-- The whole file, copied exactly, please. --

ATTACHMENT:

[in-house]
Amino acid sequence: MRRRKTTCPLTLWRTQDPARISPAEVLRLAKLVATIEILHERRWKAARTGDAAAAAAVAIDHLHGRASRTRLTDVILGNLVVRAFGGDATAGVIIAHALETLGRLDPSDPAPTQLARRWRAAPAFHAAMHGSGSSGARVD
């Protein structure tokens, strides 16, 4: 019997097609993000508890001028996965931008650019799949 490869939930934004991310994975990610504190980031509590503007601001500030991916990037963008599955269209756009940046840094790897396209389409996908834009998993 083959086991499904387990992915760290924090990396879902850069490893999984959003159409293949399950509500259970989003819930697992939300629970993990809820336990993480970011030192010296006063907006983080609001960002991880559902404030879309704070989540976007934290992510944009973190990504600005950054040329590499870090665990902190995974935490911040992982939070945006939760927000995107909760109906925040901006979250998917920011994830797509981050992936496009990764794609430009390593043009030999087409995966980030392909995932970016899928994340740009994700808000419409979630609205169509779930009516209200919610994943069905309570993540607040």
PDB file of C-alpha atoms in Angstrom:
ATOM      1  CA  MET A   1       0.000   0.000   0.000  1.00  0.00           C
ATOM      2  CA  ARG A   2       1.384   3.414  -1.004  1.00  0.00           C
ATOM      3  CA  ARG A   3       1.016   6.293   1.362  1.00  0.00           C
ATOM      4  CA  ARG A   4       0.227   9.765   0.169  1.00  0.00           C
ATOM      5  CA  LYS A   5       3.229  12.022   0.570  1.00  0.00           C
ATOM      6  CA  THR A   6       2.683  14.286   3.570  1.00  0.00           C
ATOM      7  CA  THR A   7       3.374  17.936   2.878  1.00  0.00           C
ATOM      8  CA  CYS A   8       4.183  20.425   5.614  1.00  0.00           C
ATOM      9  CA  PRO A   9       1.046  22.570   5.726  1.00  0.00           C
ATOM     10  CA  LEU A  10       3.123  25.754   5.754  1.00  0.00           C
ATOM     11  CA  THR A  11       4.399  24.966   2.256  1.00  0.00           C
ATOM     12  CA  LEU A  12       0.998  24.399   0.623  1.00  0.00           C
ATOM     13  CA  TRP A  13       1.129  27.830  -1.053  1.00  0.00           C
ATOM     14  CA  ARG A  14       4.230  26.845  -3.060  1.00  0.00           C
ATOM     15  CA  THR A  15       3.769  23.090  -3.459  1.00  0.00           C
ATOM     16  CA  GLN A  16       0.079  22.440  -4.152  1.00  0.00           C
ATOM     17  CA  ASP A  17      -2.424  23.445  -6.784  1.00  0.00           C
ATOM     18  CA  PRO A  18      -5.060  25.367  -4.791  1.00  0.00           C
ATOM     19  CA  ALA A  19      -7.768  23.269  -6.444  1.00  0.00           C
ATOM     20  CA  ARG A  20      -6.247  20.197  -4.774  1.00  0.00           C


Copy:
[in-house]
Amino acid sequence: MRRRKTTCPLTLWRTQDPARISPAEVLRLAKLVATIEILHERRWKAARTGDAAAAAAVAIDHLHGRASRTRLTDVILGNLVVRAFGGDATAGVIIAHALETLGRLDPSDPAPTQLARRWRAAPAFHAAMHGSGSSGARVD
């Protein structure tokens, strides 16, 4: 019997097609993000508890001028996965931008650019799949 490869939930934004991310994975990610504190980031509590503007601001500030991916990037963008599955269209756009940046840094790897396209389409996908834009998993 083959086991499904387990992915760290924090990396879902850069490893999984959003159409293949399950509500259970989003819930697992939300629970993990809820336990993480970011030192010296006063907006983080609001960002991880559902404030879309704070989540976007934290992510944009973190990504600005950054040329590499870090665990902190995974935490911040992982939070945006939760927000995107909760109906925040901006979250998917920011994830797509981050992936496009990764794609430009390593043009030999087409995966980030392909995932970016899928994340740009994700808000419409979630609205169509779930009516209200919610994943069905309570993540607040």
PDB file of C-alpha atoms in Angstrom:
ATOM      1  CA  MET A   1       0.000   0.000   0.000  1.00  0.00           C
ATOM      2  CA  ARG A   2       1.384   3.414  -1.004  1.00  0.00           C
ATOM      3  CA  ARG A   3       1.016   6.293   1.362  1.00  0.00           C
ATOM      4  CA  ARG A   4       0.227   9.765   0.169  1.00  0.00           C
ATOM      5  CA  LYS A   5       3.229  12.022   0.570  1.00  0.00           C
ATOM      6  CA  THR A   6       2.683  14.286   3.570  1.00  0.00           C
ATOM      7  CA  THR A   7       3.374  17.936   2.878  1.00  0.00           C
ATOM      8  CA  CYS A   8       4.183  20.425   5.614  1.00  0.00           C
ATOM      9  CA  PRO A   9       1.046  22.570   5.726  1.00  0.00           C
ATOM     10  CA  LEU A  10       3.123  25.754   5.754  1.00  0.00           C
ATOM     11  CA  THR A  11       4.399  24.966   2.256  1.00  0.00           C
ATOM     12  CA  LEU A  12       0.998  24.399   0.623  1.00  0.00           C
ATOM     13  CA  TRP A  13       1.129  27.830  -1.053  1.00  0.00           C
ATOM     14  CA  ARG A  14       4.230  26.845  -3.060  1.00  0.00           C
ATOM     15  CA  THR A  15       3.769  23.090  -3.459  1.00  0.00           C
ATOM     16  CA  GLN A  16       0.079  22.440  -4.152  1.00  0.00           C
ATOM     17  CA  ASP A  17      -2.424  23.445  -6.784  1.00  0.00           C
ATOM     18  CA  PRO A  18      -5.060  25.367  -4.791  1.00  0.00           C
ATOM     19  CA  ALA A  19      -7.768  23.269  -6.444  1.00  0.00           C
ATOM     20  CA  ARG A  20      -6.247  20.197  -4.774  1.00  0.00           C